The skin is an important organ that is often neglected and overlooked when it comes to our health. Skin protects us from elements and microbes help in the regulation of temperature and works with …
The skin is an important organ that is often neglected and overlooked when it comes to our health. Skin protects us from elements and microbes help in the regulation of temperature and works with many other organs to help our bodies function properly.
Skin can also indicate an illness, internal abnormality, disease, or cancer. Keeping our skin healthy is as ritual as any other organ’s health goal, and paying attention to our skin health is important. Here are four simple skin care tips that will benefit everyone:
Sun exposure in moderation can be healthy for our skin. There are many factors that determine what amount of exposure is healthy. Some skin types require more protection from UV rays than others, but all skin types are changed by sun exposure.
Sunburns and tanning beds are not considered healthy and should be avoided. Other considerations when determining healthy sun exposure practices involve time of day, length of time, elevation and reflective elements such as water.
The best protection product contains zinc oxide and titanium dioxide. Clothing, umbrellas, brimmed hats and shaded areas are also helpful. Don’t ignore areas of the body commonly missed such as ears, behind the ears, scalp, hands and feet including toes and fingers, neck and lips. One of the biggest factors is starting young!
There are more ways than one to improve the moisture of our skin. Our skin can reveal our hydration status, so drinking water is one way to increase moisture to our skin. For those with dry skin issues, avoiding soaps in those areas is helpful.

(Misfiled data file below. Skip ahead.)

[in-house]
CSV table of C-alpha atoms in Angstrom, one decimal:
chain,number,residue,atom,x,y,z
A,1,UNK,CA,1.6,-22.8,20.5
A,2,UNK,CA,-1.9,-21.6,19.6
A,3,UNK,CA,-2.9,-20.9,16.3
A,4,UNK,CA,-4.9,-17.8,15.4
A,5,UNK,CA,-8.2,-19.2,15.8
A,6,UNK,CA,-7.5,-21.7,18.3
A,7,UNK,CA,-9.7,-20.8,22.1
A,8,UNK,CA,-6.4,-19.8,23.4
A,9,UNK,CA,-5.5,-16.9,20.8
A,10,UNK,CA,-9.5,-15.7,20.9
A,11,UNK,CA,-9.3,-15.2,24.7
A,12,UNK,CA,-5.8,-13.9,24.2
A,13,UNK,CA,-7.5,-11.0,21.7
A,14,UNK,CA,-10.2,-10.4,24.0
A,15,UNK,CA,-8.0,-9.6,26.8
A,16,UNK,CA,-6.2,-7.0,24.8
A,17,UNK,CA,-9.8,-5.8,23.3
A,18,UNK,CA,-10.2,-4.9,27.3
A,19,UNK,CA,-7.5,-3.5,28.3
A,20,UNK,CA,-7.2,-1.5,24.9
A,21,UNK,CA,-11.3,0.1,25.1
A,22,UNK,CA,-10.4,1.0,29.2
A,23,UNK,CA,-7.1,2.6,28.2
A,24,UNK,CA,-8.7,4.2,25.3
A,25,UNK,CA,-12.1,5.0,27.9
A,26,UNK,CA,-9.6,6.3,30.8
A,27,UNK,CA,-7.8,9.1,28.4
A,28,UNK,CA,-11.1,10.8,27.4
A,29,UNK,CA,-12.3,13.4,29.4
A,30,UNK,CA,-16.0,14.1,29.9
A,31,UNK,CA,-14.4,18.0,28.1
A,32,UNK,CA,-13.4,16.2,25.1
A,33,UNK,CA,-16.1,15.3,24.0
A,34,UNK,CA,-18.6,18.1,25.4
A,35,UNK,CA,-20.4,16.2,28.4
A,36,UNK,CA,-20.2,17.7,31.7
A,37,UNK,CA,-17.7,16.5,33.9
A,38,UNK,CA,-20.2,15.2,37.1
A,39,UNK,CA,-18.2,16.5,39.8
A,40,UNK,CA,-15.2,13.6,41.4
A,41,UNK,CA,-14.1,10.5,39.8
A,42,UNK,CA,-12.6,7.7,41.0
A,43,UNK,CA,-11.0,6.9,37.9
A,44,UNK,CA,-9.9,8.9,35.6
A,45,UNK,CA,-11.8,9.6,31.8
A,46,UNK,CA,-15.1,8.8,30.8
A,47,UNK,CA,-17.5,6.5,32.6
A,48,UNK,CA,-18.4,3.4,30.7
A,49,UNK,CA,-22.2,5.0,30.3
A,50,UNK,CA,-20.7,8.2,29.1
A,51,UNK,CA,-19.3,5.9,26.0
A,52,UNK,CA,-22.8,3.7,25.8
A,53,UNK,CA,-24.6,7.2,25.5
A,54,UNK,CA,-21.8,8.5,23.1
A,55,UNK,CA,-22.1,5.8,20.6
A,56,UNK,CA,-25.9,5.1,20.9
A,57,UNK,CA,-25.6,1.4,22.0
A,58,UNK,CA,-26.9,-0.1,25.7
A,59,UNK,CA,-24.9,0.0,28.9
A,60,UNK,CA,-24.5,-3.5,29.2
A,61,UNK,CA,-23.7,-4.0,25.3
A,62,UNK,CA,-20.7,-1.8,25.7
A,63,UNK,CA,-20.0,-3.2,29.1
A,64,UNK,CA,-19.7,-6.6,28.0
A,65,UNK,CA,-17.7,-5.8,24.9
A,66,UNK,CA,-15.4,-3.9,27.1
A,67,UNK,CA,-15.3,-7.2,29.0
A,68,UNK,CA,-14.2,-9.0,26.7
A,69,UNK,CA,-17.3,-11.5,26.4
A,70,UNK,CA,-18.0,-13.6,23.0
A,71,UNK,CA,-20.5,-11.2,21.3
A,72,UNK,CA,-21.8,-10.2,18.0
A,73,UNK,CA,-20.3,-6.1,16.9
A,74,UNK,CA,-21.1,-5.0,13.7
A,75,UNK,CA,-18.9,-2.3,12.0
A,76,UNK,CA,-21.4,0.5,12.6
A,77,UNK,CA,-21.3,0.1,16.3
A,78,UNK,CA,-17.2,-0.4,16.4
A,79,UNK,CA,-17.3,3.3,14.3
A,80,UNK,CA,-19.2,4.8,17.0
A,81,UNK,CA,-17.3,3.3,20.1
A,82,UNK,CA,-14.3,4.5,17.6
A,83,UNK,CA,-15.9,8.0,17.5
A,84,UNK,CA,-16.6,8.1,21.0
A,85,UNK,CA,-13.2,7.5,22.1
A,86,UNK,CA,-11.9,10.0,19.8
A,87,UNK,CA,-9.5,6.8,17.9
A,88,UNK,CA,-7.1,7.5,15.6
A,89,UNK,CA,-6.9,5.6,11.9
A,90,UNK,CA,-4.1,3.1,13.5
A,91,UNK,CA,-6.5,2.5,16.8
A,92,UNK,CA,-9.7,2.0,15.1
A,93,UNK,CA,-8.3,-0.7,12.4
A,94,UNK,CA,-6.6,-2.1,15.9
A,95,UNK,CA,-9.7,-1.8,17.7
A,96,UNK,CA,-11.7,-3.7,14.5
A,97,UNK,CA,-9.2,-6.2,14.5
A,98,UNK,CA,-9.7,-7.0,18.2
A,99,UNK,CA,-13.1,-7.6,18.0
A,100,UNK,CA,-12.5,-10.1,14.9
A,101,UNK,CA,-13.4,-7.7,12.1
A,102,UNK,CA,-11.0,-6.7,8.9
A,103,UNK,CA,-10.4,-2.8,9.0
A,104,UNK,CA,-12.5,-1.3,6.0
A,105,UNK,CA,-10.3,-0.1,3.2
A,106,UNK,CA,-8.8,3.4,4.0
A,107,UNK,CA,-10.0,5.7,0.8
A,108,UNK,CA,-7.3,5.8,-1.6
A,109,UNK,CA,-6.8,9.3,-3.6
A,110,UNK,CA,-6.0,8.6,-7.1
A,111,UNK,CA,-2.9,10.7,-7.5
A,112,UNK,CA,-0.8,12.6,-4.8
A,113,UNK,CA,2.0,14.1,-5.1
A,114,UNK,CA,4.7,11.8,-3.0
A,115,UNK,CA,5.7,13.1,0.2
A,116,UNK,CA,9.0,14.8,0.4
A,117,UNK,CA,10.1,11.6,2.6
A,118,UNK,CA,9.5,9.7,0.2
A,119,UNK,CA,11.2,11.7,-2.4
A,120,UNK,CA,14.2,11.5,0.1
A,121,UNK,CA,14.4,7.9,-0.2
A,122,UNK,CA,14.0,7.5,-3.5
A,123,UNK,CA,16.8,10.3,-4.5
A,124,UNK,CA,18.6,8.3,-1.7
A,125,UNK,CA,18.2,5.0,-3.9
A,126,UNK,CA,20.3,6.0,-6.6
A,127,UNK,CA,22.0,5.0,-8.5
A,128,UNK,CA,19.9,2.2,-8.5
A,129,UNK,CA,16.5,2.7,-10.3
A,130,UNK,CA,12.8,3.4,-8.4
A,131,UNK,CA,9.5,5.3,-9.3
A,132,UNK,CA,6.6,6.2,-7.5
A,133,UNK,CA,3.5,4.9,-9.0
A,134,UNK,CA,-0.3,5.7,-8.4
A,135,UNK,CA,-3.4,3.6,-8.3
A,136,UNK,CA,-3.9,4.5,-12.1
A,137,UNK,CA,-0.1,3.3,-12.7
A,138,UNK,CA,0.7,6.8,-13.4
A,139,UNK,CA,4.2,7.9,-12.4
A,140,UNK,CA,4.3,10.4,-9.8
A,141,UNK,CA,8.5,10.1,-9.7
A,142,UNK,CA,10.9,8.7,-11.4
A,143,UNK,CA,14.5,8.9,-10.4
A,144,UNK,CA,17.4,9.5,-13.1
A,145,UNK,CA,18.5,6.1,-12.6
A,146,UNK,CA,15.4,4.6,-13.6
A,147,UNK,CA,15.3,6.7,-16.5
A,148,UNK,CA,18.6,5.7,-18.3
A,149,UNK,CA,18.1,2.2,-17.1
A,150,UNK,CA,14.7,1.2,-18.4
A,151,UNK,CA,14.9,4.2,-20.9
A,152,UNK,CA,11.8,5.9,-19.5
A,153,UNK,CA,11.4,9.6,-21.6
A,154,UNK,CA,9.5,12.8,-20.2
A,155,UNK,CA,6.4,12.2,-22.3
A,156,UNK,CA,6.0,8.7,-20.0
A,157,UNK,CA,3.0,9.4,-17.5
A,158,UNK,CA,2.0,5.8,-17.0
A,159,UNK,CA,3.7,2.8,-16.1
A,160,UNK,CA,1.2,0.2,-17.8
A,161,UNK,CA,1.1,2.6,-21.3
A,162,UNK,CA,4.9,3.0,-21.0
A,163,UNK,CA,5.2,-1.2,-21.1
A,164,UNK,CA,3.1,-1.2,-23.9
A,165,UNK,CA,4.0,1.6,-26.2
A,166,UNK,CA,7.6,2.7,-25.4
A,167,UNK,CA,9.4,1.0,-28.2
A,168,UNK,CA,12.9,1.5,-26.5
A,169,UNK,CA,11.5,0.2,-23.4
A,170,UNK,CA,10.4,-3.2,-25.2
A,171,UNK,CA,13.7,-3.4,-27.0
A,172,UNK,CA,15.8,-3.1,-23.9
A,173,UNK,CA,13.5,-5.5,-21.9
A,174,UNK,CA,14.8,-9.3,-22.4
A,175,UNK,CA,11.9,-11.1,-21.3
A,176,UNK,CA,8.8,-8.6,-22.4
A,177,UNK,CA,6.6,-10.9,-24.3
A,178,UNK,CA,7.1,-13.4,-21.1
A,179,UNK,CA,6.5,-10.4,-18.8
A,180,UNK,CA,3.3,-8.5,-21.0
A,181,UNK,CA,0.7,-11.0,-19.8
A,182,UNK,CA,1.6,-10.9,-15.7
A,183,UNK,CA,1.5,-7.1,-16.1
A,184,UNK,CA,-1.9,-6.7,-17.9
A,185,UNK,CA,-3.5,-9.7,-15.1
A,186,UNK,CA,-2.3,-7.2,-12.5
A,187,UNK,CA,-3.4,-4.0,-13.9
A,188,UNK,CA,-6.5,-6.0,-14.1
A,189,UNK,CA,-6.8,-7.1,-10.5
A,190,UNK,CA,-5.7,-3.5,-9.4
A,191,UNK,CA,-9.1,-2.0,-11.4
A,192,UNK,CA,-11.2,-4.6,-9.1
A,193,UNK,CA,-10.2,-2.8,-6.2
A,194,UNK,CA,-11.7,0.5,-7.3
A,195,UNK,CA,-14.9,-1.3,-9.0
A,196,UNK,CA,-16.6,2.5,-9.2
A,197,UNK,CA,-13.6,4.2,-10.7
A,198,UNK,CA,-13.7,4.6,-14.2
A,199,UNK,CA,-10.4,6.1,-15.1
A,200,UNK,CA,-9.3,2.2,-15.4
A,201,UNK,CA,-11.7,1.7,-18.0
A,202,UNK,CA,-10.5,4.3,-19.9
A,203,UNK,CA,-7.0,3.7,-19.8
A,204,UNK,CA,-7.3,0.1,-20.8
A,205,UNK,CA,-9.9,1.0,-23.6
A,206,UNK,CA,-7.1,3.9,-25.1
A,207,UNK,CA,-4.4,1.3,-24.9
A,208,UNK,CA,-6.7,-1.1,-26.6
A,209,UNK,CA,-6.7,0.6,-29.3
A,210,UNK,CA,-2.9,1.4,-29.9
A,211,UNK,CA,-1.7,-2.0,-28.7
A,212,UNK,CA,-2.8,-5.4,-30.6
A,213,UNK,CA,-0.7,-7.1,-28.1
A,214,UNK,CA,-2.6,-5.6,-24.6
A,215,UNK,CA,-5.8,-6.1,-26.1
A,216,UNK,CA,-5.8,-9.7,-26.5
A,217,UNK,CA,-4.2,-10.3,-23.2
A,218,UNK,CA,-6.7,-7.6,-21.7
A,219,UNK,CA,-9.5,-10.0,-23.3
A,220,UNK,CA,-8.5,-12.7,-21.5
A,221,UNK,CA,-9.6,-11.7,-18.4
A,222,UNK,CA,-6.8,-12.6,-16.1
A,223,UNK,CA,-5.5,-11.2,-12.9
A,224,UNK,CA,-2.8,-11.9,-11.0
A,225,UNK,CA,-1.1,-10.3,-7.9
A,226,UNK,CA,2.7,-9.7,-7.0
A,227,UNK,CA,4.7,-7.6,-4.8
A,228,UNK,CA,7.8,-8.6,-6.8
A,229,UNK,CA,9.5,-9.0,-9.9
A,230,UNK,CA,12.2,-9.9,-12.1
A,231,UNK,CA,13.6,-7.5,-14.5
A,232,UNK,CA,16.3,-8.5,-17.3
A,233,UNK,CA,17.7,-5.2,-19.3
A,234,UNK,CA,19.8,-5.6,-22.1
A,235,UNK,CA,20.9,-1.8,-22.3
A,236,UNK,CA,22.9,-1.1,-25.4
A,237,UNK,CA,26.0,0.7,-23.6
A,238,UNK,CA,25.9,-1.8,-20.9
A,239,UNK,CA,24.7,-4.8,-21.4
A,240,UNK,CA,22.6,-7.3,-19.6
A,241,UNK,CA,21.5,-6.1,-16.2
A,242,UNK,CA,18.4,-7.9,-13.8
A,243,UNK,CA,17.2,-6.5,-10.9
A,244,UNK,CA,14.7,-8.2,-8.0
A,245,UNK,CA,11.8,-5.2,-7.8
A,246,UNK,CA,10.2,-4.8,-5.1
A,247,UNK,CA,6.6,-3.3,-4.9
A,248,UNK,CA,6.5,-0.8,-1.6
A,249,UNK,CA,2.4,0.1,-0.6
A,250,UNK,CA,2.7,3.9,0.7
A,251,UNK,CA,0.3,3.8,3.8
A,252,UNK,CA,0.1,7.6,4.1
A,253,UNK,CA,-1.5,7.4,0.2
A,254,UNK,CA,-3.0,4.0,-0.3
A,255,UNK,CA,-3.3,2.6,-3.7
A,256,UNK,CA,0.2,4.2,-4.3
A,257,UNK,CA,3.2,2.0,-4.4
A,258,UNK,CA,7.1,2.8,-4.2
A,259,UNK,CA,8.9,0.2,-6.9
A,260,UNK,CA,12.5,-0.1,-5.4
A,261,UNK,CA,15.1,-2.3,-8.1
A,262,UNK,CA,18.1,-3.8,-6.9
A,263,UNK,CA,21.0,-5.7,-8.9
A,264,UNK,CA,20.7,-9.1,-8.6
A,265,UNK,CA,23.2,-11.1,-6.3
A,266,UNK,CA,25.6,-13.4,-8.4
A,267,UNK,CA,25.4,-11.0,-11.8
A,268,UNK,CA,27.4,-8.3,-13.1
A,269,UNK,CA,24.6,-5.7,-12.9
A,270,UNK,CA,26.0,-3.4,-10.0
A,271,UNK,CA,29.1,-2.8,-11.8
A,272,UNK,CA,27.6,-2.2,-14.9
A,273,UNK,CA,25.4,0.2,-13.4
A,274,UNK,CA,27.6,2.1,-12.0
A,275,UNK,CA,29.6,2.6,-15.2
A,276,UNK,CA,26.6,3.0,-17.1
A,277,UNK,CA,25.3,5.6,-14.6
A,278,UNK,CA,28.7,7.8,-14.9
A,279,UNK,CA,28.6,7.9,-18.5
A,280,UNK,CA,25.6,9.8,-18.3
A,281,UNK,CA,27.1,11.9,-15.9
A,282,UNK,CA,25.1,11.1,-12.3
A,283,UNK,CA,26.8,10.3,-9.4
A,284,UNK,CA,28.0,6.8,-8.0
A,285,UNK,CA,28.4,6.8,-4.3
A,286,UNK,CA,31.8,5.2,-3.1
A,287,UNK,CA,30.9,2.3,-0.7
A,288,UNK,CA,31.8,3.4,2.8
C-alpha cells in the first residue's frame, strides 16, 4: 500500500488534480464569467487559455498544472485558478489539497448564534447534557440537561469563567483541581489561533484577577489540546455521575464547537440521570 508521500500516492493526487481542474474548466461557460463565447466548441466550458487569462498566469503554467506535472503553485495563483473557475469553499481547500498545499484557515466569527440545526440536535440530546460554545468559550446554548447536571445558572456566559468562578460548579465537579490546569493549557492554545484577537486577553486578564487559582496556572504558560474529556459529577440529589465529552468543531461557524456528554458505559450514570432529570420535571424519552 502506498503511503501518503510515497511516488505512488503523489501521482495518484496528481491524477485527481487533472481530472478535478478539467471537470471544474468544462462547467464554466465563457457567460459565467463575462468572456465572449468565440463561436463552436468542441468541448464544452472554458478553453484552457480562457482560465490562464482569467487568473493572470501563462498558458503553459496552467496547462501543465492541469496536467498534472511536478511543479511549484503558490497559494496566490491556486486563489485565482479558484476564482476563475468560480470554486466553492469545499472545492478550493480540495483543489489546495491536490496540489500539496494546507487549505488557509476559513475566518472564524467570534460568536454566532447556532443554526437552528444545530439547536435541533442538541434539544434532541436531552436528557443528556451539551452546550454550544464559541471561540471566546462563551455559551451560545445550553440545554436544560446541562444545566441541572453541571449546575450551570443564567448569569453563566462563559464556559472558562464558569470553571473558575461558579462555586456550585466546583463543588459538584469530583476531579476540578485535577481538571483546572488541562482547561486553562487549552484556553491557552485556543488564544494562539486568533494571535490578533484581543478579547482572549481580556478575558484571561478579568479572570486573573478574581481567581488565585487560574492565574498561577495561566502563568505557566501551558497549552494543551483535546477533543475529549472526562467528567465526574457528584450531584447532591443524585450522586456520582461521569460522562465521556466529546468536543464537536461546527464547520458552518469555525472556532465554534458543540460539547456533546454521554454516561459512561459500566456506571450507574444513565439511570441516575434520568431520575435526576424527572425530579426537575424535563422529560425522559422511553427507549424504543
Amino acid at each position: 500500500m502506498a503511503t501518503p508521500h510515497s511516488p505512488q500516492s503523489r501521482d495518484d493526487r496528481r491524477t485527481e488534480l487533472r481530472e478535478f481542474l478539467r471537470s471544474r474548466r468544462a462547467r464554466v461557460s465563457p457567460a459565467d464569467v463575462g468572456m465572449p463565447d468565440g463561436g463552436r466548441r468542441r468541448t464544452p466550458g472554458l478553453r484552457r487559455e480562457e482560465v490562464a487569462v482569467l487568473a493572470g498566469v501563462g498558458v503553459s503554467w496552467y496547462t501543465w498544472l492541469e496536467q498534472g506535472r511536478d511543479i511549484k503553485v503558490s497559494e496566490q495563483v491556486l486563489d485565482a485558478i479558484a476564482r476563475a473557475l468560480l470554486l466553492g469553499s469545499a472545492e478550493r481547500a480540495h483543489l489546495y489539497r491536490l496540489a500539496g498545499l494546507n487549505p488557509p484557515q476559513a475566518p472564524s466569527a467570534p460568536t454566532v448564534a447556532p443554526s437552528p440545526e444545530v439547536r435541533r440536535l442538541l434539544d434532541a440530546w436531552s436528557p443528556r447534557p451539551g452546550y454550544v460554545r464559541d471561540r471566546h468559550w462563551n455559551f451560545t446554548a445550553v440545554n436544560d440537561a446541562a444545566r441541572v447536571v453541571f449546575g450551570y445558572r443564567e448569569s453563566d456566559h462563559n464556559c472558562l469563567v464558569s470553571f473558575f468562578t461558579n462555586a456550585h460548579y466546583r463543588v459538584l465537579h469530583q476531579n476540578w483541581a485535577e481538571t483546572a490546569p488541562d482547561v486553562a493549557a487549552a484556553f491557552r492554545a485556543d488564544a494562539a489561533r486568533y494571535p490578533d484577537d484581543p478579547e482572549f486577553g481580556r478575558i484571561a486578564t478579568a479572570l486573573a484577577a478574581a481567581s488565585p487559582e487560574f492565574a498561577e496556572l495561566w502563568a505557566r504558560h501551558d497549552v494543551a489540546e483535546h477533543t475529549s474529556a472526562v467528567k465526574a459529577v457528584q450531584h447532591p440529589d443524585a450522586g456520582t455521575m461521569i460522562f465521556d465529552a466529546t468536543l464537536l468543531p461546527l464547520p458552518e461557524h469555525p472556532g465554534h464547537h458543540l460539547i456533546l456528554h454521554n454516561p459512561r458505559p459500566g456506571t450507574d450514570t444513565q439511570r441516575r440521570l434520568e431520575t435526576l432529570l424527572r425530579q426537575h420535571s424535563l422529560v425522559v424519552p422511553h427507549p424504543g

Applying a moisturizer that contains ceramides will also improve our skin’s health. Ceramides help our skin retain moisture.
When it comes to our facial skin, there are slightly different rules than the rest of our body. It is important to cleanse the skin on our face routinely, especially to remove makeup or environmental elements that we have been exposed to.
A gentle cleanser is recommended as well as cleaning it with gentle pressure and motions. Sometimes scrubbing or exfoliating is necessary, but in general, daily cleansing should be gentle.
The rest of the body can be treated more vigorously but as with the face, a moisturizing gentle cleanser should be used. As discussed earlier, those who have dry skin issues, soaps can be avoided unless necessary to remove dirt or exposure to harmful microbes. Water is an adequate cleanser.
Our skin can tell a story about not only external exposures, but internal problems. Pay attention to your skin and any changes in it. Don’t ignore changes in texture, pigment or sensation.
See a dermatologist provider at least once a year to be examined for any medical problems, disease or abnormalities. Our skin will change with age, but education from your provider can make a difference in your overall health.
(Laine Elam, PA-C, of Tallman Dermatology, is a dermatology provider at Powell Valley Healthcare’s Visiting Specialist Clinics.)